Tuesday, July 24, 2012
9 a.m.–1 p.m.
Michael Abramowitz, Director, Committee on Conscience, United States Holocaust Memorial Museum
James M. Lindsay, Senior Vice President, Director of Studies, and Maurice R. Greenberg Chair, Council on Foreign Relations
US Attitudes and Awareness of Genocide
Results of national poll by Penn Schoen Berland
What inspires people to take action against genocide and under what circumstances should the US engage to prevent it?
Mark Penn, Worldwide CEO, Burson-Marsteller, and CEO, Penn Schoen Berland
Sara J. Bloomfield, Director, United States Holocaust Memorial Museum
Hillary Rodham Clinton
US Secretary of State
What might genocide look like in the 21st century and how is the US preparing to meet the challenge?
Over the Horizon: Global Trends Affecting Genocide
How might global trends such as economic uncertainty, political upheaval, resource scarcity, and population migration increase the risk of genocide? What new forms might genocide and mass atrocities take in the future?
Christopher A. Kojm, Chairman, US National Intelligence Council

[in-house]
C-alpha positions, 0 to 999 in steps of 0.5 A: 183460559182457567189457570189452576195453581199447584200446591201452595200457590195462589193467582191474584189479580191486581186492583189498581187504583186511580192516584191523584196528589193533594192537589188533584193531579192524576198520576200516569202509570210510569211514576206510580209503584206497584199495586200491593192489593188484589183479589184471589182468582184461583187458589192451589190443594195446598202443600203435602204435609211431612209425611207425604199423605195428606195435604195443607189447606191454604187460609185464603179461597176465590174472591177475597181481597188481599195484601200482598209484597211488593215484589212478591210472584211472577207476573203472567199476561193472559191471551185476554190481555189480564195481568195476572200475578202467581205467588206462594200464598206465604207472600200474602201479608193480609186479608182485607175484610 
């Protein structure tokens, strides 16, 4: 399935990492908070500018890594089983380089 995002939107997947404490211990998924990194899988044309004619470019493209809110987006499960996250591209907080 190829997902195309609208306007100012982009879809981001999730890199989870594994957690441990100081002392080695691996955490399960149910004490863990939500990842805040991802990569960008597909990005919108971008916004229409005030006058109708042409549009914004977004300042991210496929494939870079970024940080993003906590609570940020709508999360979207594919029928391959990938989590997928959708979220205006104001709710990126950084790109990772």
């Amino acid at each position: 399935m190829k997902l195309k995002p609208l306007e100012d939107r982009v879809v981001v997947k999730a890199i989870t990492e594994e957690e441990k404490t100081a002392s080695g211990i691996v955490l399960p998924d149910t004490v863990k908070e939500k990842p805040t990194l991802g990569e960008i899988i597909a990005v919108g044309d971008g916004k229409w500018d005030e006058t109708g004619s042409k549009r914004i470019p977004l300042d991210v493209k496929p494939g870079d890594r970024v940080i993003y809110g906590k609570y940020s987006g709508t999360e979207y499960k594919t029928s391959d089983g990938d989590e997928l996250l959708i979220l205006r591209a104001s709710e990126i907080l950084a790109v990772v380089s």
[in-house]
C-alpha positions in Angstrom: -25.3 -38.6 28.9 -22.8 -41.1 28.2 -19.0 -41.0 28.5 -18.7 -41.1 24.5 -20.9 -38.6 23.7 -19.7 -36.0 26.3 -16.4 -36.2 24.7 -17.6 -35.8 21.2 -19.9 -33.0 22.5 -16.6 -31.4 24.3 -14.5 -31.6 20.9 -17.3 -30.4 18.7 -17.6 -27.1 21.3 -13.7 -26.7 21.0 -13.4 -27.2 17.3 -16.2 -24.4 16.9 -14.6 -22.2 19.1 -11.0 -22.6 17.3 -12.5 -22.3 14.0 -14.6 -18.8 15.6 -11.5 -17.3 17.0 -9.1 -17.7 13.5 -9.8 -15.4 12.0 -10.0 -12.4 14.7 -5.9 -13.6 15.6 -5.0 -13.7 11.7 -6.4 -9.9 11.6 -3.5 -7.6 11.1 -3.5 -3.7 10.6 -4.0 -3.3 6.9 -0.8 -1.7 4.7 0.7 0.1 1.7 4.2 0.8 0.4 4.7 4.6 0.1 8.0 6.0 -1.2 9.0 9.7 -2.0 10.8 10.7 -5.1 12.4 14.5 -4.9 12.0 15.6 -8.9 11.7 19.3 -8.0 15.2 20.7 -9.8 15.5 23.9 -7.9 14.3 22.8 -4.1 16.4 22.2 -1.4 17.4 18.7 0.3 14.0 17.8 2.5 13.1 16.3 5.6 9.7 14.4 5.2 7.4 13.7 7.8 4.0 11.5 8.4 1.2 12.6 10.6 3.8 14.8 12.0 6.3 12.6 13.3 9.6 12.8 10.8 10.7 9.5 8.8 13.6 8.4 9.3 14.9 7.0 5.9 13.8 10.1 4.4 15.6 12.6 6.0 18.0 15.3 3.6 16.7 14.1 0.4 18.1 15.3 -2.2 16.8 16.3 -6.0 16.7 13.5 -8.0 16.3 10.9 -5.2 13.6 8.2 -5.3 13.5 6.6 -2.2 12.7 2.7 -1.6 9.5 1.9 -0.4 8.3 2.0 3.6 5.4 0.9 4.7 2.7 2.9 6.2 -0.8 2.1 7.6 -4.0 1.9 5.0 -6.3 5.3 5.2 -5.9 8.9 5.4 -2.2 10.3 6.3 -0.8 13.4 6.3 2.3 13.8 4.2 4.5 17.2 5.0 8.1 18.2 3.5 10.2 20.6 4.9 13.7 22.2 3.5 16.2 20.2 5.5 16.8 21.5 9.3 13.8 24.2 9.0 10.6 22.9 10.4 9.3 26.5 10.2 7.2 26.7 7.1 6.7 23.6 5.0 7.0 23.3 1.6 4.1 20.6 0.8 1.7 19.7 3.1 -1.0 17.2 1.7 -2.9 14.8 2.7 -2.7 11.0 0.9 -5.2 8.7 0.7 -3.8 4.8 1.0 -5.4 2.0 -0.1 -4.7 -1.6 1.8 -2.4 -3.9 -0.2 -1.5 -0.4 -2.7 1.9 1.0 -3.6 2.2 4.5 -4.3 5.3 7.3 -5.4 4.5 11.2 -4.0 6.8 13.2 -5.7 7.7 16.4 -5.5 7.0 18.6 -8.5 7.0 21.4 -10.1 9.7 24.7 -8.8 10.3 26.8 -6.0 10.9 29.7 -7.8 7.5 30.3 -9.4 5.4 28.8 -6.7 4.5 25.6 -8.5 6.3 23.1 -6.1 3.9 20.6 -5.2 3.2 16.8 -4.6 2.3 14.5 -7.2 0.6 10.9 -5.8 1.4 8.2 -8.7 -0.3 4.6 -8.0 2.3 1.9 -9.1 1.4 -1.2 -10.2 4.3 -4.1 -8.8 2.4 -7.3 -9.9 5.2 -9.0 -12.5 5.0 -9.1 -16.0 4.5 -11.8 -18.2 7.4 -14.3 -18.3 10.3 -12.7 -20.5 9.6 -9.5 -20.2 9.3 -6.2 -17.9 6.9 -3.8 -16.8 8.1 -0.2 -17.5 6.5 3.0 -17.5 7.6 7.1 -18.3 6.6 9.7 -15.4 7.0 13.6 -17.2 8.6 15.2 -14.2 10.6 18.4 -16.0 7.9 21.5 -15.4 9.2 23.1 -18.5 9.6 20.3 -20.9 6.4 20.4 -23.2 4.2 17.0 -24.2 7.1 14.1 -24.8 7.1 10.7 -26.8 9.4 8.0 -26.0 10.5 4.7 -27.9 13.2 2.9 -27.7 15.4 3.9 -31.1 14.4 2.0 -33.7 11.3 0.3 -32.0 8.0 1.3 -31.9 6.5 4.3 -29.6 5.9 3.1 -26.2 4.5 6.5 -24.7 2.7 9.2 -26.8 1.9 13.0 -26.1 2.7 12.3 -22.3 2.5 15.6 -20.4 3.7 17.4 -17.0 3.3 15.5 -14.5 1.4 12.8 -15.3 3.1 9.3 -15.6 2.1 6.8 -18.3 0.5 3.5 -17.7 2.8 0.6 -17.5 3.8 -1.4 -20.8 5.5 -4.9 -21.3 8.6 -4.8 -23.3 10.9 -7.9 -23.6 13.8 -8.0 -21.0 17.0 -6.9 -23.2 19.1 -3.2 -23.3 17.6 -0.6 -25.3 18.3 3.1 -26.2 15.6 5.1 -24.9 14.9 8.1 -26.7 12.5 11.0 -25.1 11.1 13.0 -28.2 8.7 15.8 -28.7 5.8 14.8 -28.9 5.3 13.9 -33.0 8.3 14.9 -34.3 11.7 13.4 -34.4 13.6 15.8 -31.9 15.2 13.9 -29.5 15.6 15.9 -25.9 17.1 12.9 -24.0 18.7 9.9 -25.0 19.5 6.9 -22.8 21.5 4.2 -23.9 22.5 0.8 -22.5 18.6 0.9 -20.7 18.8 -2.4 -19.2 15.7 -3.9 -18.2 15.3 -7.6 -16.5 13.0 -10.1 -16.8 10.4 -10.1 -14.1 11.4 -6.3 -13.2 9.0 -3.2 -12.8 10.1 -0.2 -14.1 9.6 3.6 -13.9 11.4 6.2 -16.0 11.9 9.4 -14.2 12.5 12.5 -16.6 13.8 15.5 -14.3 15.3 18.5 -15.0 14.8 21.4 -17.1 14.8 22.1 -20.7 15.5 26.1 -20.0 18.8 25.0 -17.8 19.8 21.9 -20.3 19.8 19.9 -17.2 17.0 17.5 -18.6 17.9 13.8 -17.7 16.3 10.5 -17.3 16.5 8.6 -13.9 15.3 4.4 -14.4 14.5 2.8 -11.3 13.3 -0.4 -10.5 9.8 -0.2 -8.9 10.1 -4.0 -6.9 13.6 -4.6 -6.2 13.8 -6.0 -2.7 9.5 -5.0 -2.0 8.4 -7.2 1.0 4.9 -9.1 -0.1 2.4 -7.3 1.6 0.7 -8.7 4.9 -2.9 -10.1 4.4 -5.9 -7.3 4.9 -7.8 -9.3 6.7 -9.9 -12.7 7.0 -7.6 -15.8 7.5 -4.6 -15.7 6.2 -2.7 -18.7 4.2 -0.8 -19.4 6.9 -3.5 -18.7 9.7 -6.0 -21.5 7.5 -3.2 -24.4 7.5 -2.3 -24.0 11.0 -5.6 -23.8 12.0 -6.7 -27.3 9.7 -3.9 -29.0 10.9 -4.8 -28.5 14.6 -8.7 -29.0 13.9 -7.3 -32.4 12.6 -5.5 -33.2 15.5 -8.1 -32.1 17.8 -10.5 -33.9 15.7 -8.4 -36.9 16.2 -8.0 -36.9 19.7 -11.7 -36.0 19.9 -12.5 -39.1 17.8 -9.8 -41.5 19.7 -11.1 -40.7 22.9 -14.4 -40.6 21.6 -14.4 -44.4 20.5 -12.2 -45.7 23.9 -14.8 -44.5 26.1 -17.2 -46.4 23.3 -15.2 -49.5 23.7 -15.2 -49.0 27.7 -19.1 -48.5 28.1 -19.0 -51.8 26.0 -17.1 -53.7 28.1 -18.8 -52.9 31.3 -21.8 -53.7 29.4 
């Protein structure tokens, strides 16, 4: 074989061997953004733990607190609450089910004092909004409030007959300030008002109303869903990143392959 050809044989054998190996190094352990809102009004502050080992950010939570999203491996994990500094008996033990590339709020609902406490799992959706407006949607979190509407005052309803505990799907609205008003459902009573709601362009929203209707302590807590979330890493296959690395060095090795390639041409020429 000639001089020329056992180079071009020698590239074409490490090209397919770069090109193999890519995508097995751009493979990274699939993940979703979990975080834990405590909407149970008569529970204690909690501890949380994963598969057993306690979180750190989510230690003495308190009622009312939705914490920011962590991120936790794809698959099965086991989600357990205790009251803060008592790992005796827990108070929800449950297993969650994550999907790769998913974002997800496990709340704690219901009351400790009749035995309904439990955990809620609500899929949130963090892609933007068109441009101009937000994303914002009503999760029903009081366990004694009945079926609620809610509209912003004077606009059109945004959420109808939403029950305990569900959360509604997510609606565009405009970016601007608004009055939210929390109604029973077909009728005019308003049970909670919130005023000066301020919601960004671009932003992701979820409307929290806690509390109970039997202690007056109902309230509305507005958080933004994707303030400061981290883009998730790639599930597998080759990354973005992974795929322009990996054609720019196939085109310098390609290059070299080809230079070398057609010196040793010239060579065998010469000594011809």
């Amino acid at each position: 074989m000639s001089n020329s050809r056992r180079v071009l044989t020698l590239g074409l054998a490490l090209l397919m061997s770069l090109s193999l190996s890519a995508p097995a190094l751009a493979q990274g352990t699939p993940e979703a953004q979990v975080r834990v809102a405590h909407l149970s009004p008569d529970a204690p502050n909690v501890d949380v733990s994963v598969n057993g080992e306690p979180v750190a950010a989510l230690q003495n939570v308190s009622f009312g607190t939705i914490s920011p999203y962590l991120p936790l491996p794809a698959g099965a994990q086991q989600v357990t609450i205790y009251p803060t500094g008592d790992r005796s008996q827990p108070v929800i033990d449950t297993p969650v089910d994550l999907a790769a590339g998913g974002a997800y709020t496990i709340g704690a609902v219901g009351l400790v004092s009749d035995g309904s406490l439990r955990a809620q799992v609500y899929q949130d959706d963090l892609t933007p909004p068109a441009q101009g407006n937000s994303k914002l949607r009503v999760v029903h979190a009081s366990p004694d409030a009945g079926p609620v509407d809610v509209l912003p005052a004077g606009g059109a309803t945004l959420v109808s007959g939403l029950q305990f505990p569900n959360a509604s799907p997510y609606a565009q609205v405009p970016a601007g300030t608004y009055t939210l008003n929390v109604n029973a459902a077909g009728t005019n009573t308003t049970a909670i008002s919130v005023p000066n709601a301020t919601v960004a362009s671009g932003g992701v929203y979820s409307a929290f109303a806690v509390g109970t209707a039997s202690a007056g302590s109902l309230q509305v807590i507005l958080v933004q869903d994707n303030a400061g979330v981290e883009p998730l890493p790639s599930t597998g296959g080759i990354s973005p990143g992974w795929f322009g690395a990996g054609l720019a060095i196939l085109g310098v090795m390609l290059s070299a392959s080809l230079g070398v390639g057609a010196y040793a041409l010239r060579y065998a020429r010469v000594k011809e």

Peter Schwartz, Senior Vice President for Global Government Relations and Strategic Planning, Salesforce.com
Timothy Snyder, Bird White Housum Professor of History, Yale University
Dana Priest, Investigative Reporter, Washington Post
Innovative Solutions in Responding to Future Challenges
How can we mobilize existing resources and create new capacities to respond to potential threats? What roles do technology solutions such as crowd-sourcing and social networks play, and what innovative solutions might be developed by the political, legal, and business sectors?
Arwa Damon, Beirut Correspondent, CNN
Strive Masiyiwa, Founder and Chairman, Econet Wireless
Sarah Sewall, Founder and Faculty Director, Mass Atrocity Response Operations Project, Harvard Kennedy School
Richard Williamson, Nonresident Senior Fellow in Foreign Policy, Brookings Institution
Wolf Blitzer, Anchor, CNN